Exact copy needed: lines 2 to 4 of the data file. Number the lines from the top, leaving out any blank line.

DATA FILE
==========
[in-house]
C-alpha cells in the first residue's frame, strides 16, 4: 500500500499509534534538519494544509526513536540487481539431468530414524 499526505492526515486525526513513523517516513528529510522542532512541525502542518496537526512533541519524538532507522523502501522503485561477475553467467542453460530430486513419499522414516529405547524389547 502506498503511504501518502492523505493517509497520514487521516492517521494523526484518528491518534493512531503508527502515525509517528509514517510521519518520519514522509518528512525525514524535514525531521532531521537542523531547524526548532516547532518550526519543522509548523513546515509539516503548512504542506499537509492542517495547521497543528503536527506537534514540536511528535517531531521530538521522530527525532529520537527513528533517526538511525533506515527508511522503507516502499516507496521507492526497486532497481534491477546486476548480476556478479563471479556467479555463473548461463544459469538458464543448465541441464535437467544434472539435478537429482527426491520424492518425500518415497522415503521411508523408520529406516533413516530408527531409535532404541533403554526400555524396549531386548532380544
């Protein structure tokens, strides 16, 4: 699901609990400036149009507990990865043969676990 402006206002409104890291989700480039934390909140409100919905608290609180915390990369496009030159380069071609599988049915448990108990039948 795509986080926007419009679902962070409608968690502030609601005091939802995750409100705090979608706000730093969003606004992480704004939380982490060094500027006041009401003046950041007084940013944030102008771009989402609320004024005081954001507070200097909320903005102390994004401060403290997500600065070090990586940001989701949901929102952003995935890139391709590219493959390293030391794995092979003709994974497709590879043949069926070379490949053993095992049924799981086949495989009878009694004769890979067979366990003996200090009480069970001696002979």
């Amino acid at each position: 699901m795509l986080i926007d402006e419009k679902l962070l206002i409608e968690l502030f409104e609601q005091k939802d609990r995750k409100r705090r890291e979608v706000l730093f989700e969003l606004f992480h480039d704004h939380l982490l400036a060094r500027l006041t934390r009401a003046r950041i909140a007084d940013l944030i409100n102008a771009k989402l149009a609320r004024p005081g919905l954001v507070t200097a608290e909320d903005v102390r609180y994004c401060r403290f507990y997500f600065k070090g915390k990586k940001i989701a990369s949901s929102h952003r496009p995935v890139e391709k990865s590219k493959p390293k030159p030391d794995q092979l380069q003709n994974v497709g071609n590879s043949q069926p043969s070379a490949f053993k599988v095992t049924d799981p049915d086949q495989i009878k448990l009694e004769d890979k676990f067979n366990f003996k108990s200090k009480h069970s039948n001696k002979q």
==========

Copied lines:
C-alpha cells in the first residue's frame, strides 16, 4: 500500500499509534534538519494544509526513536540487481539431468530414524 499526505492526515486525526513513523517516513528529510522542532512541525502542518496537526512533541519524538532507522523502501522503485561477475553467467542453460530430486513419499522414516529405547524389547 502506498503511504501518502492523505493517509497520514487521516492517521494523526484518528491518534493512531503508527502515525509517528509514517510521519518520519514522509518528512525525514524535514525531521532531521537542523531547524526548532516547532518550526519543522509548523513546515509539516503548512504542506499537509492542517495547521497543528503536527506537534514540536511528535517531531521530538521522530527525532529520537527513528533517526538511525533506515527508511522503507516502499516507496521507492526497486532497481534491477546486476548480476556478479563471479556467479555463473548461463544459469538458464543448465541441464535437467544434472539435478537429482527426491520424492518425500518415497522415503521411508523408520529406516533413516530408527531409535532404541533403554526400555524396549531386548532380544
């Protein structure tokens, strides 16, 4: 699901609990400036149009507990990865043969676990 402006206002409104890291989700480039934390909140409100919905608290609180915390990369496009030159380069071609599988049915448990108990039948 795509986080926007419009679902962070409608968690502030609601005091939802995750409100705090979608706000730093969003606004992480704004939380982490060094500027006041009401003046950041007084940013944030102008771009989402609320004024005081954001507070200097909320903005102390994004401060403290997500600065070090990586940001989701949901929102952003995935890139391709590219493959390293030391794995092979003709994974497709590879043949069926070379490949053993095992049924799981086949495989009878009694004769890979067979366990003996200090009480069970001696002979």
């Amino acid at each position: 699901m795509l986080i926007d402006e419009k679902l962070l206002i409608e968690l502030f409104e609601q005091k939802d609990r995750k409100r705090r890291e979608v706000l730093f989700e969003l606004f992480h480039d704004h939380l982490l400036a060094r500027l006041t934390r009401a003046r950041i909140a007084d940013l944030i409100n102008a771009k989402l149009a609320r004024p005081g919905l954001v507070t200097a608290e909320d903005v102390r609180y994004c401060r403290f507990y997500f600065k070090g915390k990586k940001i989701a990369s949901s929102h952003r496009p995935v890139e391709k990865s590219k493959p390293k030159p030391d794995q092979l380069q003709n994974v497709g071609n590879s043949q069926p043969s070379a490949f053993k599988v095992t049924d799981p049915d086949q495989i009878k448990l009694e004769d890979k676990f067979n366990f003996k108990s200090k009480h069970s039948n001696k002979q």